And in Rome, at first when I was about the twenty years old, the woman (on their sharp styled vespa's) kind of tempted me with pretty laughs and "ciao bello", "ciao bello", it flattered me but at the same time, as a reserved, shy boy from NW Europe I wasn't used to that kind of playful behavior, with southern flair Must have been funny for them .... But in the bus to the Vatican a man was very touchy in a sticky way...I must admit that after the surprise my primair reaction was to furiously tell him in my lower german dialect to immediately stop that kind of behavior...(worked well).

    But this are are all kind of "droll" experiences nothing compared what you family sadly enough experienced....

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    1 out of 1 members found this post helpful.
    Quote Originally Posted by bicicleur View Post
    .....
    However I still think the main succes to immigration is a proper selection of the immigrants.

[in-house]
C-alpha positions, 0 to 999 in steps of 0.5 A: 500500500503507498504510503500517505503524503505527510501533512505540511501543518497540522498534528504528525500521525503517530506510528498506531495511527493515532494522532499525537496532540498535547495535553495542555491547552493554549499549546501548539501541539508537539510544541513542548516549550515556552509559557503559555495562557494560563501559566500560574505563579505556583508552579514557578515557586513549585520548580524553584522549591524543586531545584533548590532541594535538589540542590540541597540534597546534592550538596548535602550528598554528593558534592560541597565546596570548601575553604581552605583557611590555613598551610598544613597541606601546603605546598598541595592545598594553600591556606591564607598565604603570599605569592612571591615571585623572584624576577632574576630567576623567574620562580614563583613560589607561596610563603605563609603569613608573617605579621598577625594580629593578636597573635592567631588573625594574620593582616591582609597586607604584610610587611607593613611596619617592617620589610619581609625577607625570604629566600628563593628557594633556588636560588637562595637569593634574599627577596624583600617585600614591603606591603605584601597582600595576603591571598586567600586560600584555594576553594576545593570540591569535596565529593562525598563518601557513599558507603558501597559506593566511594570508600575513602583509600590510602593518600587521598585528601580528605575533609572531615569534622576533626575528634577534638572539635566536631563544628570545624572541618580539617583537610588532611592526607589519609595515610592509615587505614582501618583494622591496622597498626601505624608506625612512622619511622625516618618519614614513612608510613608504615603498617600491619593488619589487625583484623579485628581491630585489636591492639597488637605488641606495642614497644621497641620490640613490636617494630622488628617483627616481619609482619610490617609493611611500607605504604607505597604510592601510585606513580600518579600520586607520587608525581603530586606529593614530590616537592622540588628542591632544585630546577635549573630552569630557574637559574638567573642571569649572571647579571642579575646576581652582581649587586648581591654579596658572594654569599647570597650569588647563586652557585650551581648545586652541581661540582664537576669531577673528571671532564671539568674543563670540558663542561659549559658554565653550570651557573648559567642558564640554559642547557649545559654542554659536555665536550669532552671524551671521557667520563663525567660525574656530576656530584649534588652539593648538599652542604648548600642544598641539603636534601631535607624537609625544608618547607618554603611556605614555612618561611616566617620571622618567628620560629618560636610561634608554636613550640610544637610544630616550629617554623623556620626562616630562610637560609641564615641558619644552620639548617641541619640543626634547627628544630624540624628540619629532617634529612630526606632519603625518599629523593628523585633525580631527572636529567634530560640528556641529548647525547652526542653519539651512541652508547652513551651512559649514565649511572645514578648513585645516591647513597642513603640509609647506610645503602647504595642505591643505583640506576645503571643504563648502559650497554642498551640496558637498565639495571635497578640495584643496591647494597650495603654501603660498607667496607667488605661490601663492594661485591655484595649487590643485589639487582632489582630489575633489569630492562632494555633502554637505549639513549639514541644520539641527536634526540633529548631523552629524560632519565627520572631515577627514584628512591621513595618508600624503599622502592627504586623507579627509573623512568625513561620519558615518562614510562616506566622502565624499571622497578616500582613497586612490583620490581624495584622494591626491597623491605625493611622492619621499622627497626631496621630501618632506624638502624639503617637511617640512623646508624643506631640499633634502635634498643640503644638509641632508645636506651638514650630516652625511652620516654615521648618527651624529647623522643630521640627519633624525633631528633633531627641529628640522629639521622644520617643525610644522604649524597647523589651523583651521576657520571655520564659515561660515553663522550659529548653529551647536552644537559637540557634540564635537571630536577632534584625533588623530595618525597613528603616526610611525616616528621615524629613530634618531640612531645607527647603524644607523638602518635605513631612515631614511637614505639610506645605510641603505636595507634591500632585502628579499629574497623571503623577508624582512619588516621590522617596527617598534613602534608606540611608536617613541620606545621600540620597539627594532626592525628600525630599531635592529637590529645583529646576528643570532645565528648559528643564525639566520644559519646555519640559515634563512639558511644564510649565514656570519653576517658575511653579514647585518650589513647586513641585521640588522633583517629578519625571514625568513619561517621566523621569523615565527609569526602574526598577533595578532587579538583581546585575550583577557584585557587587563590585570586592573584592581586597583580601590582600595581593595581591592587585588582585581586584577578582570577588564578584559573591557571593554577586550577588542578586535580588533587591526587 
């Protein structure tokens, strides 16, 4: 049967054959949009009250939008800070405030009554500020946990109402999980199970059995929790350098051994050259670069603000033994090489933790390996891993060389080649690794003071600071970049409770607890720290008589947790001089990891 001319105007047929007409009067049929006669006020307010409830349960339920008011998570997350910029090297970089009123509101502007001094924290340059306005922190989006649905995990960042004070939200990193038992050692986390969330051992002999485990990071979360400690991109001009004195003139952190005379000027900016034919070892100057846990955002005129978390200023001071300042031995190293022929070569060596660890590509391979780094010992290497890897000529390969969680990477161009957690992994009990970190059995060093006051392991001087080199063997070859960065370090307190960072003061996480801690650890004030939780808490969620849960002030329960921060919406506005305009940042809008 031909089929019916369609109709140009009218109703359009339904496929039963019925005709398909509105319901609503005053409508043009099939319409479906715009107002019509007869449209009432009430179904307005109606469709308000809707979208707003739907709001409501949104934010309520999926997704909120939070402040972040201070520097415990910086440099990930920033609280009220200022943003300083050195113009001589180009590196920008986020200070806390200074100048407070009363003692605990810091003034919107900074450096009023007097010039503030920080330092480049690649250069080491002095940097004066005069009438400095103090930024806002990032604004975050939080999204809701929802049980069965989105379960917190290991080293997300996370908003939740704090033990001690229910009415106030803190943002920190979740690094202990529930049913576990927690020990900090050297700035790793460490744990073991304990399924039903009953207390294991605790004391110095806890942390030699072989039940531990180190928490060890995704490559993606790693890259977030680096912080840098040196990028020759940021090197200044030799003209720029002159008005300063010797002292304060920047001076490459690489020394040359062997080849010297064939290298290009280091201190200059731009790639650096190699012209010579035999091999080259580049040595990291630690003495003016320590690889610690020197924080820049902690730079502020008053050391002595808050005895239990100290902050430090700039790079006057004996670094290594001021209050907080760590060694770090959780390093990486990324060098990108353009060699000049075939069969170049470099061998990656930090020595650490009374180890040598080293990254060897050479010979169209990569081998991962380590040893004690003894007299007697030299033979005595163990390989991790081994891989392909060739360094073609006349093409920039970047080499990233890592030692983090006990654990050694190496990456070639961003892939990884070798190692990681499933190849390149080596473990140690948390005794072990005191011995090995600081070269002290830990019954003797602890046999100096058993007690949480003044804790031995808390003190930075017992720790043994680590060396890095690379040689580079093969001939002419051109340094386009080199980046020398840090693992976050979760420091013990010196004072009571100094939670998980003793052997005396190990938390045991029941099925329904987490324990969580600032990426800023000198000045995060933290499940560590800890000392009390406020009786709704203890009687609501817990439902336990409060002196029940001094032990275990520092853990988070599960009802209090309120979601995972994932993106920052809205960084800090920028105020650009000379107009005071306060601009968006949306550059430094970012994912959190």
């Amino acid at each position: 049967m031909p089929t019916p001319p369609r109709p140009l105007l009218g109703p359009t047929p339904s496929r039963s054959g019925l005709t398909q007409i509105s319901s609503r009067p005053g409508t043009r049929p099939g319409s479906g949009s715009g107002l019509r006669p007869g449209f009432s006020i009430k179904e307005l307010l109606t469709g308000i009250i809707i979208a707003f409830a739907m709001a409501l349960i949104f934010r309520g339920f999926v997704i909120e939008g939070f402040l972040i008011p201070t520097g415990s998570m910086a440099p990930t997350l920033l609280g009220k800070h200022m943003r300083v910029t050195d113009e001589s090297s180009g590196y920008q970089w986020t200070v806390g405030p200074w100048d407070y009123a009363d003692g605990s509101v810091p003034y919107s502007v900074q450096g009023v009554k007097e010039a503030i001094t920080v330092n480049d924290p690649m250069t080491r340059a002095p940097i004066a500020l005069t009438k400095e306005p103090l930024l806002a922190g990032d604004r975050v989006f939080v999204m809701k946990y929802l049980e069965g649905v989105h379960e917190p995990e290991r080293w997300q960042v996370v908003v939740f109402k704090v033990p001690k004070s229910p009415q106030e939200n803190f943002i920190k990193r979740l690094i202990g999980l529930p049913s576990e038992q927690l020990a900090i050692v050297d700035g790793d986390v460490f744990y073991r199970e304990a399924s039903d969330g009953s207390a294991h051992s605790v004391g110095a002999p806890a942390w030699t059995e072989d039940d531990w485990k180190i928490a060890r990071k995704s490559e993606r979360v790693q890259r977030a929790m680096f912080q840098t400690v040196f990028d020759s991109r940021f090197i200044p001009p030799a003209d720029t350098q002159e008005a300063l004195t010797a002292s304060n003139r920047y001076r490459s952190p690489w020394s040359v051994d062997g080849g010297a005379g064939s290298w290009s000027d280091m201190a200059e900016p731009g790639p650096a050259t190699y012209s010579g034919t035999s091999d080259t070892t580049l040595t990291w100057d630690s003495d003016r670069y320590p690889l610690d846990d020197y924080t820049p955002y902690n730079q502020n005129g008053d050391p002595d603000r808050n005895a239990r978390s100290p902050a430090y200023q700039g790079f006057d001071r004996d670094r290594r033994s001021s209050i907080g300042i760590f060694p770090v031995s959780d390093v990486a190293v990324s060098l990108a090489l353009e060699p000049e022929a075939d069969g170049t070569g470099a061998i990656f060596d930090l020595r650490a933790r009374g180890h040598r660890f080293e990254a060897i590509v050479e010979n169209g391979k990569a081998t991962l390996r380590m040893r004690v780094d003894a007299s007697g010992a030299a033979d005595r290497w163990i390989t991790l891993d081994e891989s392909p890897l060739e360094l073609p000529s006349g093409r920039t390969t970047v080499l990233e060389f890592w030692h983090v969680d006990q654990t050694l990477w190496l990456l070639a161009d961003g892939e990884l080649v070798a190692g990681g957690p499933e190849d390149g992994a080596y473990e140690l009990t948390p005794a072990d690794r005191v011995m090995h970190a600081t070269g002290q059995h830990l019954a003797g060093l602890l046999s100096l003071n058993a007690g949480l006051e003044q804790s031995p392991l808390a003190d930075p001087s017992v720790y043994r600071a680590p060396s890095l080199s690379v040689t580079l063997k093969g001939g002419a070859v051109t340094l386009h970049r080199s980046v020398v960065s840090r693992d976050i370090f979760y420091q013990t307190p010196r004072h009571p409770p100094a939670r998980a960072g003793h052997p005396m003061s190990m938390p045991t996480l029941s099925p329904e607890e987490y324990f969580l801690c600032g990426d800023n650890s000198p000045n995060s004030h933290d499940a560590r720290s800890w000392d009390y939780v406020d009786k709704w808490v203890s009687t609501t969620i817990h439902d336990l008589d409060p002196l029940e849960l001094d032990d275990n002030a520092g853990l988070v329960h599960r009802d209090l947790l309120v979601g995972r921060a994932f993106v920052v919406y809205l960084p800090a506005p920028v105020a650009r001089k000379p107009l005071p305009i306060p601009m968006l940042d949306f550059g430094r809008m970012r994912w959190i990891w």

The US applied the same criteria for all immigrants, except for the black slaves they imported.
    .....
    The same criteria was NOT applied to US immigrants. Setting aside immigrants before the US was formed, there were very different policies in place at various times in its history. After WW1, there was a severe limitation on southern and eastern European immigrants, for example. Your larger point may be that the US controls its LEGAL immigration. It has not made a serious effort to control its illegal immigration. Too many influential parties benefit from the illegals. A brief story. My last name is unusual and for the uninformed has been confused as being Hispanic (meaning New World Spanish speaker). While in a Middle Atlantic state, I was asked to interview for a position that had a Guatemalan clientele. The issue was a large number of illegal Guatemalans serving as domestic labor for wealthy citizens. The firm wanted a Hispanic to be the face of the firm with these people. A few months later President Clinton had to turn away 2 nominees for the Supreme Court because they had Hispanic illegals working for them. (My lack of Hispanic background was revealed by more senior staff and I did not get the job.)
    The shape of immigrants in the US has been affected by the illegals. I have very limited experience with them, but there are large numbers. The US is a 'soupy stew' - soupy meaning inter-marriage, and stew, no inter-marriage - among divergent cultures. Illegals largely want to fit in to the US, as do most legals. Economics is the key.